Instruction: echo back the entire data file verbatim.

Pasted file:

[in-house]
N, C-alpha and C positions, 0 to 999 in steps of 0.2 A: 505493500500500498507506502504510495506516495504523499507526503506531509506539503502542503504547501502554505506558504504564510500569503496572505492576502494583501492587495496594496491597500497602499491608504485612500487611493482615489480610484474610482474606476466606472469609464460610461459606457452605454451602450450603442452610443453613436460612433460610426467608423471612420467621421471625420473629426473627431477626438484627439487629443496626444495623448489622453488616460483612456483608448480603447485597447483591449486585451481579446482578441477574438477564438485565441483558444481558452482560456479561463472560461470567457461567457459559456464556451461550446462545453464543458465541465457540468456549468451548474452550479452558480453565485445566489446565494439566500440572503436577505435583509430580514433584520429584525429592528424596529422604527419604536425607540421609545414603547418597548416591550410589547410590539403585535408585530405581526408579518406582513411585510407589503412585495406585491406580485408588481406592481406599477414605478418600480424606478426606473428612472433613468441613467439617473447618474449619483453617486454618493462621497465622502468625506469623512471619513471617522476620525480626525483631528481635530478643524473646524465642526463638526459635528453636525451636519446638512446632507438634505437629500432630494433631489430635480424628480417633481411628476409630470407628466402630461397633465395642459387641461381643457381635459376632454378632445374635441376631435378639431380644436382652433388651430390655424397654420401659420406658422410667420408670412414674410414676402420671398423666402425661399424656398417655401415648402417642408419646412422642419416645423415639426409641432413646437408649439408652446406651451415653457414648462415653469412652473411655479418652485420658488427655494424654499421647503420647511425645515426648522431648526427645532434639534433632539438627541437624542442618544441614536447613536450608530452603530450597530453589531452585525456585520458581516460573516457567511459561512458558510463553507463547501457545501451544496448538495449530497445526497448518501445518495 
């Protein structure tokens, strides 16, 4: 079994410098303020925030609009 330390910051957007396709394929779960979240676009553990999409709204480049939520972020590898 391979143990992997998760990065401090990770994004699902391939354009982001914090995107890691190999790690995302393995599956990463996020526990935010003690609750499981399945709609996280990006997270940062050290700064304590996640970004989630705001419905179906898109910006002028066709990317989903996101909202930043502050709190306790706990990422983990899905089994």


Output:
[in-house]
N, C-alpha and C positions, 0 to 999 in steps of 0.2 A: 505493500500500498507506502504510495506516495504523499507526503506531509506539503502542503504547501502554505506558504504564510500569503496572505492576502494583501492587495496594496491597500497602499491608504485612500487611493482615489480610484474610482474606476466606472469609464460610461459606457452605454451602450450603442452610443453613436460612433460610426467608423471612420467621421471625420473629426473627431477626438484627439487629443496626444495623448489622453488616460483612456483608448480603447485597447483591449486585451481579446482578441477574438477564438485565441483558444481558452482560456479561463472560461470567457461567457459559456464556451461550446462545453464543458465541465457540468456549468451548474452550479452558480453565485445566489446565494439566500440572503436577505435583509430580514433584520429584525429592528424596529422604527419604536425607540421609545414603547418597548416591550410589547410590539403585535408585530405581526408579518406582513411585510407589503412585495406585491406580485408588481406592481406599477414605478418600480424606478426606473428612472433613468441613467439617473447618474449619483453617486454618493462621497465622502468625506469623512471619513471617522476620525480626525483631528481635530478643524473646524465642526463638526459635528453636525451636519446638512446632507438634505437629500432630494433631489430635480424628480417633481411628476409630470407628466402630461397633465395642459387641461381643457381635459376632454378632445374635441376631435378639431380644436382652433388651430390655424397654420401659420406658422410667420408670412414674410414676402420671398423666402425661399424656398417655401415648402417642408419646412422642419416645423415639426409641432413646437408649439408652446406651451415653457414648462415653469412652473411655479418652485420658488427655494424654499421647503420647511425645515426648522431648526427645532434639534433632539438627541437624542442618544441614536447613536450608530452603530450597530453589531452585525456585520458581516460573516457567511459561512458558510463553507463547501457545501451544496448538495449530497445526497448518501445518495 
């Protein structure tokens, strides 16, 4: 079994410098303020925030609009 330390910051957007396709394929779960979240676009553990999409709204480049939520972020590898 391979143990992997998760990065401090990770994004699902391939354009982001914090995107890691190999790690995302393995599956990463996020526990935010003690609750499981399945709609996280990006997270940062050290700064304590996640970004989630705001419905179906898109910006002028066709990317989903996101909202930043502050709190306790706990990422983990899905089994």